Today, for the first time, the CEO of 10X, Serge Saxonov, joins us to talk about their technology and the company’s stellar rise.

The question everyone wants answered from Serge is how well the 10X linked reads stand up to so called “real” long reads. PacBio has spent years co-discovering with their customers applications where their long reads provide significant advantage over short reads, at a price. And even though PacBio released a cheaper-faster-better machine, the Sequel, late last year, some researchers have been wondering whether 10X might come through and "clean house" with their inexpensive system?

“Now you can get the information that people were hoping to access in maybe five or ten years--you can get it now. And in fact you don’t need to make a tremendous new investment and change your workflow radically,” says Serge.

While 10X is enabling Illumina customers to generate long reads, are there still limitations of the short read machines that can’t be overcome?

Serge and 10X have already launched a second system, the Chromium, which offers single cell analysis. How big is the single cell market, and what are Serge’s thoughts on the future of sequencing?

A Home Run on the First Hit: PacBio’s Jonas Korlach

Jonas Korlach is a natural storyteller—a rare trait in a scientist who is more comfortable presenting data than talking of himself. Jonas is the co-inventor of PacBio’s SMRT (single molecule, real time) sequencing, and we wanted to hear from him directly how it all got started, and also when the team realized that they had something big with long reads and close to 100X coverage. How many of us can boast of hitting it out of the park on our first try?

Sequencing in Space: Chris Mason, Cornell

The last time we talked with Chris Mason of Weill Cornell Medical College the Supreme Court had just decided the controversial Myriad gene patent case. How forever ago two years can seem. Since then Chris has swabbed and sequenced the microbiome of New York City and began the project of sequencing in space.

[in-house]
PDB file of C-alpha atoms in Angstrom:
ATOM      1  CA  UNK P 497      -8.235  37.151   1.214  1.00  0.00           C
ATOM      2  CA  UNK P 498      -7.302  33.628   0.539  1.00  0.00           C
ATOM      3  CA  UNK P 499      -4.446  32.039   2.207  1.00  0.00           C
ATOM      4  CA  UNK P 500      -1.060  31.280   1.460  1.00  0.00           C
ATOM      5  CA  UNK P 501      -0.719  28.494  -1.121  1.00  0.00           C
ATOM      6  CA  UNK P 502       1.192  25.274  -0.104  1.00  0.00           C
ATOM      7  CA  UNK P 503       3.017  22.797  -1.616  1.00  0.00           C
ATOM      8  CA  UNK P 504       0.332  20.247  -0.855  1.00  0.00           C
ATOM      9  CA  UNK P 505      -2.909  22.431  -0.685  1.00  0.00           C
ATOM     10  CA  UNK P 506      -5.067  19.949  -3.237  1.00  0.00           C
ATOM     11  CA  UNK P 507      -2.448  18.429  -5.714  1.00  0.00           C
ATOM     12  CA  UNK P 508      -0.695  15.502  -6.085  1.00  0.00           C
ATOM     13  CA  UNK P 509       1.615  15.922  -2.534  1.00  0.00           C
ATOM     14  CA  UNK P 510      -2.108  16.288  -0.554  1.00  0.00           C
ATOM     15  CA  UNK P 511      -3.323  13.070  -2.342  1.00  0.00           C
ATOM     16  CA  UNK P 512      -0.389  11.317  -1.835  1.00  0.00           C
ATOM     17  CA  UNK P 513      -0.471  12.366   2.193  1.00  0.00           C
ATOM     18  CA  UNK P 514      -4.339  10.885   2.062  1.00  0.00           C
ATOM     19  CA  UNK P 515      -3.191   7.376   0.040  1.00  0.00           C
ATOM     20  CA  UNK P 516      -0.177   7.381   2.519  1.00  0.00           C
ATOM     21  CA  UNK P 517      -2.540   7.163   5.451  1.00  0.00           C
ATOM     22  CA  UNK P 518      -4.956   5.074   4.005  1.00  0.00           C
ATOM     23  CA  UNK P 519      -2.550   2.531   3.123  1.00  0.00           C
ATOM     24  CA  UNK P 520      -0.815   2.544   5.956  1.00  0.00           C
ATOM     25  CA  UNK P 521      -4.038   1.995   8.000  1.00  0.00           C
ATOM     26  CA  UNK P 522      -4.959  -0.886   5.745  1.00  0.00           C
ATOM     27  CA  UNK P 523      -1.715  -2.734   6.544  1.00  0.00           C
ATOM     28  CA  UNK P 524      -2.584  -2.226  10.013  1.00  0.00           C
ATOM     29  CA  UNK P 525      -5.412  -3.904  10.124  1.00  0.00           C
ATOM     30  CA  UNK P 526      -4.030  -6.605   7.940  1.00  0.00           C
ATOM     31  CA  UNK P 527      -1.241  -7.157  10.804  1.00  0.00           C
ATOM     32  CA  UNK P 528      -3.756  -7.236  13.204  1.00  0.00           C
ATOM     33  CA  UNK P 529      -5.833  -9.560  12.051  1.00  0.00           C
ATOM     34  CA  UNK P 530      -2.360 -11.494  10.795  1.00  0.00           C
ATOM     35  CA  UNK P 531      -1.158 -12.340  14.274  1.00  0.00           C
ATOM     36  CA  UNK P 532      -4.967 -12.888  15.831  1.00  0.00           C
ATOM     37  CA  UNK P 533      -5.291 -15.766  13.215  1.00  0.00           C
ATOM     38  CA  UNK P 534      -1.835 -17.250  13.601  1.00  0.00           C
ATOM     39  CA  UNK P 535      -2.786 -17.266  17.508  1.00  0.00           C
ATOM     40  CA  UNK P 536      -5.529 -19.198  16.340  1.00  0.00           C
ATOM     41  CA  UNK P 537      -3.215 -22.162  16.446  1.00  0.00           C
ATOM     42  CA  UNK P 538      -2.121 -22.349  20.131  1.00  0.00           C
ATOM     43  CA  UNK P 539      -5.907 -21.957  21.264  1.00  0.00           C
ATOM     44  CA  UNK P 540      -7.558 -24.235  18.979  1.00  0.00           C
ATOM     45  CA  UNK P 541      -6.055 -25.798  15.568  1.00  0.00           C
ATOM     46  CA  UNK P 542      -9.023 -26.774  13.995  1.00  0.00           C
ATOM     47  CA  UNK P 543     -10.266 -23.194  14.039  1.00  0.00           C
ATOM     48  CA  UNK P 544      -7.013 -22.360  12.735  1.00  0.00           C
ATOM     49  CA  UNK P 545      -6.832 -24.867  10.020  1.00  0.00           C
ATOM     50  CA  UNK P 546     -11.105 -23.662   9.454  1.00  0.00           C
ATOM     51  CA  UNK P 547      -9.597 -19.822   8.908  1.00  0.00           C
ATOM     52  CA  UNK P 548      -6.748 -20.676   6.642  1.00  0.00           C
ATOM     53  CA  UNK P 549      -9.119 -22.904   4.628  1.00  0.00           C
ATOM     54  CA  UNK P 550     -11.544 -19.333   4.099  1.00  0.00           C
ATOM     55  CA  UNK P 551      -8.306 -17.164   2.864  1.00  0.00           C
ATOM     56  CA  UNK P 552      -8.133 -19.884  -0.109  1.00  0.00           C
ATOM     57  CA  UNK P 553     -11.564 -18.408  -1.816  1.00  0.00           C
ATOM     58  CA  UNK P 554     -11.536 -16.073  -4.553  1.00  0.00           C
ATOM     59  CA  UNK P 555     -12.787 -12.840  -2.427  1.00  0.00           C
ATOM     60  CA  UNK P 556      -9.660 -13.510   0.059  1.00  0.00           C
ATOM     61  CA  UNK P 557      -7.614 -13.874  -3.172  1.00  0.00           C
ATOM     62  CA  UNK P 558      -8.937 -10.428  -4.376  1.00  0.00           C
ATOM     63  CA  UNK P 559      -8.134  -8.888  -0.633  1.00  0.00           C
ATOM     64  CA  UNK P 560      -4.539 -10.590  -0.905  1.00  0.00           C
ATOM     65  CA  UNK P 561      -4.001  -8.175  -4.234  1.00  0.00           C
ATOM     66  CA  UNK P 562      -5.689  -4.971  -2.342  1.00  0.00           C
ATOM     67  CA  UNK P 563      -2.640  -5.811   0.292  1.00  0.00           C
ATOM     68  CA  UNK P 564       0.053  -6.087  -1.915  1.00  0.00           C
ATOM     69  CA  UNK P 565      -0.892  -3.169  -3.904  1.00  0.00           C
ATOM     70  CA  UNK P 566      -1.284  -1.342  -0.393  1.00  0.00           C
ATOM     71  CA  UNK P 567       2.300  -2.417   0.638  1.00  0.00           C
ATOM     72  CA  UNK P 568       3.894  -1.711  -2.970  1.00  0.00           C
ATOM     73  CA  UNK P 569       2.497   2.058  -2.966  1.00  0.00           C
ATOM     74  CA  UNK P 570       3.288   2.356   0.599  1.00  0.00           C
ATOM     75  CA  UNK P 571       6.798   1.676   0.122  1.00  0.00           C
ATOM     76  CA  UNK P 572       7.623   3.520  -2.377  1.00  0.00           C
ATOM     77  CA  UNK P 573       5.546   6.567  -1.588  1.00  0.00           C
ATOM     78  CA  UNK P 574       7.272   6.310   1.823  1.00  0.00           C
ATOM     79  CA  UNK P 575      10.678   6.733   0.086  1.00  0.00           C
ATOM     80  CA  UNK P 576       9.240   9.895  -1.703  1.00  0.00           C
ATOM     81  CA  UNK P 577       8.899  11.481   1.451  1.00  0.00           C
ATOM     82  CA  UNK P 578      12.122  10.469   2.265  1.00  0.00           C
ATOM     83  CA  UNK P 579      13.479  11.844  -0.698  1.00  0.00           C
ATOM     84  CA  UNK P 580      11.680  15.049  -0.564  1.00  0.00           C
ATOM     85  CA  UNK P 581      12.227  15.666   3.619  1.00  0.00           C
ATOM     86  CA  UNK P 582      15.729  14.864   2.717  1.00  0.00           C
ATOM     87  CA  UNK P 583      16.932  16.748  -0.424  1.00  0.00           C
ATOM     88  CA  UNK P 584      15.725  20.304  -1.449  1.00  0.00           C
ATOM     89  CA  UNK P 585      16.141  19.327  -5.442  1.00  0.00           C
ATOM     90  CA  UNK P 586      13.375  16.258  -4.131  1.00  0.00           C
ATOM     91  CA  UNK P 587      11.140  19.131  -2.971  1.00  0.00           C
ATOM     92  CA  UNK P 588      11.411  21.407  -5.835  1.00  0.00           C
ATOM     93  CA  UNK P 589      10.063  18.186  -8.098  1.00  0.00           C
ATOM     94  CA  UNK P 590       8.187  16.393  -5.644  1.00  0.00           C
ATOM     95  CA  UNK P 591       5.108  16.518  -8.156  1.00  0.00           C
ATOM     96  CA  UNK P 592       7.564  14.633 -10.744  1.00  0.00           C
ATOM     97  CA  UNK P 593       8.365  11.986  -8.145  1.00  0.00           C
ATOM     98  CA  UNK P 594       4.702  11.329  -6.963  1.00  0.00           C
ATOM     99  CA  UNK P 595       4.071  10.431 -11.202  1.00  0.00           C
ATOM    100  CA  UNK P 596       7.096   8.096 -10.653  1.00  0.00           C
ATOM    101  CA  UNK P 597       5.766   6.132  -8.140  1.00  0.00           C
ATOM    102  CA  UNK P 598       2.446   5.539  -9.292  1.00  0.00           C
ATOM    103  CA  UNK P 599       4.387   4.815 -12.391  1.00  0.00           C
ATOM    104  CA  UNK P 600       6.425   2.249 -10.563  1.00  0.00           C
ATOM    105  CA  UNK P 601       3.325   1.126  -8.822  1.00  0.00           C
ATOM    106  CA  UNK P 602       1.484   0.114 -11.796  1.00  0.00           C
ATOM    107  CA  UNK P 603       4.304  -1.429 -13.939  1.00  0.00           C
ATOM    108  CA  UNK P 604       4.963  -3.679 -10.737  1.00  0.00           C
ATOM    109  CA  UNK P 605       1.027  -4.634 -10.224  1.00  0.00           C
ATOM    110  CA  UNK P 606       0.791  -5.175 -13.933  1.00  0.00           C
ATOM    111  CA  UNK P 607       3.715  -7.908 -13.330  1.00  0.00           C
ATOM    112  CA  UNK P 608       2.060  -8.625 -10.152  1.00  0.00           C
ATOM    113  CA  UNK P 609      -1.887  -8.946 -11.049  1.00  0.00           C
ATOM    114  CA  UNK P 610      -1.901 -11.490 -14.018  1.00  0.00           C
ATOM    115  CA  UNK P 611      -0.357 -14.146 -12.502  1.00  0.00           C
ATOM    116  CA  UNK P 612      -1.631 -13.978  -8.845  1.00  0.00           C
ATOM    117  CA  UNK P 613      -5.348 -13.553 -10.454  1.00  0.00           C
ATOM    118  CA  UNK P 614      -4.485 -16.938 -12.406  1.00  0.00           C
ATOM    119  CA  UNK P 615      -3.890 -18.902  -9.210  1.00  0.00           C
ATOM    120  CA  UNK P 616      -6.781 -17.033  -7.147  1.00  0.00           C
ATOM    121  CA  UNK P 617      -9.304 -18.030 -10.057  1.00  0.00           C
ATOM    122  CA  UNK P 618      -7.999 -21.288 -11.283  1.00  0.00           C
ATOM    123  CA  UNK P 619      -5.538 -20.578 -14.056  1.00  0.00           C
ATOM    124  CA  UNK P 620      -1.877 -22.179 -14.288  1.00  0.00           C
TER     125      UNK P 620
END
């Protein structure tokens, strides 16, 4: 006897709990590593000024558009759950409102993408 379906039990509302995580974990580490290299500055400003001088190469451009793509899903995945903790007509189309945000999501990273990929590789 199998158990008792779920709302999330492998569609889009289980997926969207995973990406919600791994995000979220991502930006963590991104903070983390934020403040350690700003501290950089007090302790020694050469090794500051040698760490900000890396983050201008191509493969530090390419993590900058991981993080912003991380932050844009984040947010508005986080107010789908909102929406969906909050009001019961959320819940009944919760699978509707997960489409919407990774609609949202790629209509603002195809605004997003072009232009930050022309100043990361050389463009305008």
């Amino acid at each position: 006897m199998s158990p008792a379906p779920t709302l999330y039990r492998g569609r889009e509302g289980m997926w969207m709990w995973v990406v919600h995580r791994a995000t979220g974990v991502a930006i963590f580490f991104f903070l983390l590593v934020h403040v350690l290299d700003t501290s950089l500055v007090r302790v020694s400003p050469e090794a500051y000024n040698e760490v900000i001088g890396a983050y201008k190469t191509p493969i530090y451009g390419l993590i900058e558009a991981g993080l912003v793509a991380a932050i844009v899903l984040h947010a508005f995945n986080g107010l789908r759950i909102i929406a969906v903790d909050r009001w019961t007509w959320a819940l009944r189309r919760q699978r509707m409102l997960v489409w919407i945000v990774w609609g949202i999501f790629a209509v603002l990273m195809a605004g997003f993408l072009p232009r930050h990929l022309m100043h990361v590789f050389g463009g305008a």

His favorite research this year has been to longitudinally profile the genome, epigenome, transcriptome, metabolome and microbiome of identical twins, one in space and one on earth.

"We see that the gene expression changes dramatically as soon as you get into space, says Chris on today’s show. "What we’re looking for in particular are changes in RNA methylation--which has been related to circadian rhythm--and also RNA processing and stability. Really we’re looking at the epitranscriptomic changes of astronauts.”

Epitranscriptome? What’s that?

The second half of the interview is devoted to Chris’ assessment of the latest sequencing tools. Chris says he’s pleased with Oxford Nanopore’s MinION. Not only has he sequenced what he thinks is the longest continuous read (86 KB) on the MinION, he says the high error rate has come down and the GC bias is much improved. If this geneticist who sees his work as "a duty to the universe" had to choose one sequencer, which would it be?

The Multi-Platform Approach to Clinical Sequencing with Bobby Sebra, Icahn School

Before Bobby Sebra became the Director of Technology Development at the Icahn School of Medicine at Mt Sinai in New York he worked at Pacific Biosciences, helping to develop their single molecule, long read (SMRT) sequencing technology.

In today's interview Bobby says he left PacBio to be free to use all of the available sequencing platforms to develop clinical solutions. At the Icahn School, he has been scaling up the facilities to include Illumina, Ion Torrent, PacBio and BioNano Genomics sequencers, as wells as researching some of the newer platforms such as 10X Genomics, and Oxford Nanopore Technologies. Bobby’s work includes matching these various platforms with the right project, often going back and forth between short read and long read technologies to get an adequate result.

Building on his familiarity with the PacBio system, one of Bobby's primary projects at Icahn is to take PacBio’s new long read technology and develop new clinical applications, such as looking at more polymorphic domains in the human genome at high throughput.

What are his big challenges? Bobby says that a single cell approach is the next important step for clinical sequencing, and he looks forward to a platform which integrates single cell analysis into one workflow. He is also pushing sequencing tool providers to be able to work with lower input, or smaller initial samples.